Tailored training has been provided to over 900 health and social care staff – including health visitors, GPs, school nurses and many more – to equip them with the right knowledge and skills to discuss the harms of alcohol use in pregnancy. We’ve had really positive feedback. It’s clear that conversations about alcohol in pregnancy were happening before, but not to the same extent as they are now.

Parents with lived experience of AEP and FASD were involved right from the start. Through our ‘Parents as Partners’ group they shared personal insights that shaped and enhanced the programme – they were our driving force. Their feedback highlighted the lack of support for families affected by FASD. We aimed to address this by providing grants to voluntary sector organisations to run support groups.

The parents we worked with highlighted the need to reach young people who may one day be parents themselves. ‘Birthday’, an interactive performance and educational workshop by young people from the Oldham Theatre Workshop, has reached around 5,000 young people in schools and many more via a short film, which has been used national and internationally.

Last month, we published an evaluation report looking back on progress over the past few years. In the foreword, family support group, FASD Greater Manchester, terms our work “ground-breaking” and highlights it’s “very positive and rapid influence on change for the AEP and FASD agenda.” A comment from a family with lived experience of FASD, says “[Greater] Manchester had the insight and courage to invest in and raise awareness of a condition which has been ignored for far too many years.”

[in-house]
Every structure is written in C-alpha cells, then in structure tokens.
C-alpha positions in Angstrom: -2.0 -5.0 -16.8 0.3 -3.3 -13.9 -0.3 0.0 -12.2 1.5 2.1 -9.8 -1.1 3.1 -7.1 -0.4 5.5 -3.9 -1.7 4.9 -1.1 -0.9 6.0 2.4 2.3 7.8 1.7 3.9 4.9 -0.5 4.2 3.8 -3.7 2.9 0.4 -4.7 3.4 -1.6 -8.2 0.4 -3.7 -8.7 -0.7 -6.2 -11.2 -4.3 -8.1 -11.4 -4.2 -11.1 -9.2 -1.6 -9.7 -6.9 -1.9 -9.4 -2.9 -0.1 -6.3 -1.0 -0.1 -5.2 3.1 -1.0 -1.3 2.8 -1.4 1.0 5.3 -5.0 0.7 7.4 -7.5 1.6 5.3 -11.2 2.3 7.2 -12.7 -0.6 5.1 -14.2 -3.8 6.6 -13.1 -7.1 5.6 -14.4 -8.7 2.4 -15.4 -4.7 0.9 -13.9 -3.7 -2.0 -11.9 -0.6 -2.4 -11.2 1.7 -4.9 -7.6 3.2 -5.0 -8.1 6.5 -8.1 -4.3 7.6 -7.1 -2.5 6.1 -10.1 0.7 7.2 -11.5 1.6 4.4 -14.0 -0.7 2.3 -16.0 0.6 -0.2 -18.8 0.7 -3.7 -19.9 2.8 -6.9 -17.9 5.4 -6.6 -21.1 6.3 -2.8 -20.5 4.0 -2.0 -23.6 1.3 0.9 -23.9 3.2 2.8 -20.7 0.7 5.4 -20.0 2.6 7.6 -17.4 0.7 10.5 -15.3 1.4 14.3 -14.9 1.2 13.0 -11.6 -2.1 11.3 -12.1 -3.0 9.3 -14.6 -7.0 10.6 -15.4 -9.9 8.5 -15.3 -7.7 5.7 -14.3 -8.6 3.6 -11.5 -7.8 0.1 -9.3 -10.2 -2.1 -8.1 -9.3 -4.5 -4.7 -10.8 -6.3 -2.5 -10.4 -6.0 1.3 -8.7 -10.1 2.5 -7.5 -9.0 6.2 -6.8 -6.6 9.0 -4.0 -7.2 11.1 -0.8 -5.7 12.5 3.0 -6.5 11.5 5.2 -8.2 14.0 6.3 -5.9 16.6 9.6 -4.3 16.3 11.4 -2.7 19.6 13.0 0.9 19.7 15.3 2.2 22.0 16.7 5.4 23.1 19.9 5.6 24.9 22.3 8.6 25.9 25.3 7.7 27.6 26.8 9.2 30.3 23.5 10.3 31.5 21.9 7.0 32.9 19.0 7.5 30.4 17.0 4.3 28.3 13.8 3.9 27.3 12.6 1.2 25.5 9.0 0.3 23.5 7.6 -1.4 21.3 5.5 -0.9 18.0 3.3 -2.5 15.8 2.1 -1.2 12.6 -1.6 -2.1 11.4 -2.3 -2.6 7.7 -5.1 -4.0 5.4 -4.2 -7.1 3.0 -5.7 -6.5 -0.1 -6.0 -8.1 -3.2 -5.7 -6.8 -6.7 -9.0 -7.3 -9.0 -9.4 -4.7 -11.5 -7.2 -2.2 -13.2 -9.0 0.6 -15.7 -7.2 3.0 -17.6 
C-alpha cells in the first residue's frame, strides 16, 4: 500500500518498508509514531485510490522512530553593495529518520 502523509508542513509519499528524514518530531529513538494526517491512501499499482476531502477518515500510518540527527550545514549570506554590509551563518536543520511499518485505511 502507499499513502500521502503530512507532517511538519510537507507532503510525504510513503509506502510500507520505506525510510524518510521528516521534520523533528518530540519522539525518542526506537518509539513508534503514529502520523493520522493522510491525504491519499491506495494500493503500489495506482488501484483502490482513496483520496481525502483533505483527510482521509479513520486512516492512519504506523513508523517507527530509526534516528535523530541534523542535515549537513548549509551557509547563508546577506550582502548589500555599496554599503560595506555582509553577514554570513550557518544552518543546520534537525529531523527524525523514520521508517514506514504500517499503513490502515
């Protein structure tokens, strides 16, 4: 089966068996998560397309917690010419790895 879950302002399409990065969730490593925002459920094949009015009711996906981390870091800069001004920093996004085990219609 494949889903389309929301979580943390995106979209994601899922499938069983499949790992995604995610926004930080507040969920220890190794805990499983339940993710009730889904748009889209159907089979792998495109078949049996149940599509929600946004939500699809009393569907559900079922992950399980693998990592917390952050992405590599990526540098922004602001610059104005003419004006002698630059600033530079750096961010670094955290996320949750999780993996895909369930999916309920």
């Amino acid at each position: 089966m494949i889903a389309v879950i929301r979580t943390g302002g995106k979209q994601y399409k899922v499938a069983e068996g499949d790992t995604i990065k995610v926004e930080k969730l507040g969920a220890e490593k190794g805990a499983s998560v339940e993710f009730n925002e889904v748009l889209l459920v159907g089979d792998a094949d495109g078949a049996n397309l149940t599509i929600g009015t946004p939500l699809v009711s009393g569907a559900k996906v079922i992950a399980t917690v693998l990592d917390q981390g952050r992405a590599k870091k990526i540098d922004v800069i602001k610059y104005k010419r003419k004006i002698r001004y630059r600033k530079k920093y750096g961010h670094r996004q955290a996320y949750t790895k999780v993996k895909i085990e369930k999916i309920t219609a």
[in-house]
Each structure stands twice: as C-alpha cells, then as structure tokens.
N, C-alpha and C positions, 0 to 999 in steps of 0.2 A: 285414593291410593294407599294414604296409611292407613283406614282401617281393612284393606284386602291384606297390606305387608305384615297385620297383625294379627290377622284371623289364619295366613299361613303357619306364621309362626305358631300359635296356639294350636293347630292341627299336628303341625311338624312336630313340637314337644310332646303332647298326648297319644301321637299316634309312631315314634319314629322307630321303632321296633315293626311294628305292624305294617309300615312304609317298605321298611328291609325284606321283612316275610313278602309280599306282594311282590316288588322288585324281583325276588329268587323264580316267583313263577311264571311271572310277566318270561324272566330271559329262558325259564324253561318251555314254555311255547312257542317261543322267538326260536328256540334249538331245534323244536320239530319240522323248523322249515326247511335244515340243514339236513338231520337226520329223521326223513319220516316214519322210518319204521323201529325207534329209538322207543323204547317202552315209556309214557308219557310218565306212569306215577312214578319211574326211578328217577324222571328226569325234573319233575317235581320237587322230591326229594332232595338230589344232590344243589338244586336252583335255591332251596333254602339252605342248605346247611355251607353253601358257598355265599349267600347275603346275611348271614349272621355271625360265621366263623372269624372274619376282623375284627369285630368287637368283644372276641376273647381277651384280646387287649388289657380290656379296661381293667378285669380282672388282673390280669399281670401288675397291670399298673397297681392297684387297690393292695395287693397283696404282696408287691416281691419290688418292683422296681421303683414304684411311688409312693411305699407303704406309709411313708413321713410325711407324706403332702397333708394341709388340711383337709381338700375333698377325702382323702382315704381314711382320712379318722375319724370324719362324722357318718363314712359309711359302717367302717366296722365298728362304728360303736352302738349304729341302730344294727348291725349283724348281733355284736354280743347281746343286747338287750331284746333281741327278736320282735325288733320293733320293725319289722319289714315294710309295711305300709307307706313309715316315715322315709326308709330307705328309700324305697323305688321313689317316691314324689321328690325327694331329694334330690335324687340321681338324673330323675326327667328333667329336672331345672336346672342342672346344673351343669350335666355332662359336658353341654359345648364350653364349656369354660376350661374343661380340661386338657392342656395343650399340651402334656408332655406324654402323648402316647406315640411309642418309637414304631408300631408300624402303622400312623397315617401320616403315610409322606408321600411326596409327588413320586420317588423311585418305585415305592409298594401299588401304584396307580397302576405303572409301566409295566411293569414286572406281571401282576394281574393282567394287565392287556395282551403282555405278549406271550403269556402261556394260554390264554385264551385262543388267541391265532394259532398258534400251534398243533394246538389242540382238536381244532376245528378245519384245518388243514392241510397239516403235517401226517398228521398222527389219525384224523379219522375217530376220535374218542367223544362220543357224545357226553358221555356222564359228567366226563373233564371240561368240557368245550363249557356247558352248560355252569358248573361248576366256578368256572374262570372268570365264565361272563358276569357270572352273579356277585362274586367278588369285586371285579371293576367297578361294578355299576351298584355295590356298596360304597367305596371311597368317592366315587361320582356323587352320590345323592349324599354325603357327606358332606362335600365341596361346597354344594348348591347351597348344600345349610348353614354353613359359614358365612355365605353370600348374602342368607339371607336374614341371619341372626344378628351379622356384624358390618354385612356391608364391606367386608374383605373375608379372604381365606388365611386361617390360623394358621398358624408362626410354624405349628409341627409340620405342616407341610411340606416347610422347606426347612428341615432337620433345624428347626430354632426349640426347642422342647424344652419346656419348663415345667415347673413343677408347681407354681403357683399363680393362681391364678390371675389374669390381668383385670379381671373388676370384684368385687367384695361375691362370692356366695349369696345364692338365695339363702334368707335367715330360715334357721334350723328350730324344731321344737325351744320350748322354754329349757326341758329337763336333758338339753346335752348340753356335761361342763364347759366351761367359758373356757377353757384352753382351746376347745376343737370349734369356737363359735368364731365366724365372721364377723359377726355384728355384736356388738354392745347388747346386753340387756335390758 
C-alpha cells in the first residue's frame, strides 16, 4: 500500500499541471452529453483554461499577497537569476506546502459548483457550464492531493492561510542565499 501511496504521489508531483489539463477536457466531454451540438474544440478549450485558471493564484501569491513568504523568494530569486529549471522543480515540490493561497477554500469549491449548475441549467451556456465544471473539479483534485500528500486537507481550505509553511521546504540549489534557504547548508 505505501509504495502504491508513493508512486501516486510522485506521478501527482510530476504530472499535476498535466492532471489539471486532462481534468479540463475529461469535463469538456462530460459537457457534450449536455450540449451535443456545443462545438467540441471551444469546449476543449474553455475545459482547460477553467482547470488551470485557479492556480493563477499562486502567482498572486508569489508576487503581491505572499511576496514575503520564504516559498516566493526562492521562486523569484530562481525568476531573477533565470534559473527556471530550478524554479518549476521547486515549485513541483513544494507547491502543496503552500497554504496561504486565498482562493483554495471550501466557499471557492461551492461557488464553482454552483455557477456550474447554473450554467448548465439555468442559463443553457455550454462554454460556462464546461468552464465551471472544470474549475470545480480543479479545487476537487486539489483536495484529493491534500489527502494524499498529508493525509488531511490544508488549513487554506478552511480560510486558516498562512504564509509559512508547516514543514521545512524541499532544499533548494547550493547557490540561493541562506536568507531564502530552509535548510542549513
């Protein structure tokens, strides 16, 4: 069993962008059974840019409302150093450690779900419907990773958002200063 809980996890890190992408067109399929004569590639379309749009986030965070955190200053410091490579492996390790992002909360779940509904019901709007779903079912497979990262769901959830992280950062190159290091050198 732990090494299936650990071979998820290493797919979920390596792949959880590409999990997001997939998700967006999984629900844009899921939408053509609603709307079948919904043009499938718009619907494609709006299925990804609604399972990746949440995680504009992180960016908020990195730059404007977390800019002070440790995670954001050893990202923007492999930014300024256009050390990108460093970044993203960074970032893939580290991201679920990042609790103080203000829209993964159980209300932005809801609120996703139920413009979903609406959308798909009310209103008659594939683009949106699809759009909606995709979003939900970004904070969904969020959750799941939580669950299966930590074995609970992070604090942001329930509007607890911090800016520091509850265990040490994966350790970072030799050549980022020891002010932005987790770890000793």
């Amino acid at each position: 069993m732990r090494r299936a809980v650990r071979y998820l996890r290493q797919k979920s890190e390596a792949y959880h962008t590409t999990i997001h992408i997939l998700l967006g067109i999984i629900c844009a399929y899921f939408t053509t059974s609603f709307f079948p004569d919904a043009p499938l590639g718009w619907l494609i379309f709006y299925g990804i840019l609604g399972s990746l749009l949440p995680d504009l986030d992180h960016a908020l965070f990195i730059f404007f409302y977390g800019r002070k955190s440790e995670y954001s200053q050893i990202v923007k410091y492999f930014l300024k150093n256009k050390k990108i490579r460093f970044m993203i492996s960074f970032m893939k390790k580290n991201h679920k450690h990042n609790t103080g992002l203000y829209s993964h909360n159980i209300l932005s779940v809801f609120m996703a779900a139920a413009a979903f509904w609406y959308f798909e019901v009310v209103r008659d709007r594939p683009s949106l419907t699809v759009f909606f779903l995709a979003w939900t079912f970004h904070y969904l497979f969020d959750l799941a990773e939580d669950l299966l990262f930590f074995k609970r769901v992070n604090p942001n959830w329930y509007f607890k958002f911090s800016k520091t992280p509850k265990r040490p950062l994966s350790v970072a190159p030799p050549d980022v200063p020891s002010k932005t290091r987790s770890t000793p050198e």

Our work, in particular the prevalence study and Drymester, has succeeded in raising the profile of AEP and FASD. When we first started out, there was little national policy or guidance to drive prevention of FASD. This has changed more recently with the publication of a Department of Health and Social Care health needs assessment and a maternity high impact area document on reducing the incidence of harms caused by alcohol in pregnancy, produced by Public Health England. The Greater Manchester programme was cited as an example of good practice in both. Many other parts of the country are now embarking on their own journeys to tackle AEP and FASD. We’re now looking forward to the implementation of the newly published NICE FASD quality standards and will be engaging with local partners to decide our next steps. We’re also working with clinical colleagues to discuss how we maintain and expand developments to maternity care.

I’m really proud of what we’ve achieved so far and I’m excited about what lies ahead. We’re raising awareness, we’re getting people thinking, and we’re placing AEP and FASD firmly on the agenda – in Greater Manchester and beyond. Training our workforce will have an impact for the rest of their career. This risk isn’t going to go away, and we need to empower colleagues to have those tricky conversations. One of the most important elements for me was the involvement of families affected by FASD. Their experiences provided a reminder, if ever we needed one, of why this is so important.

Share this post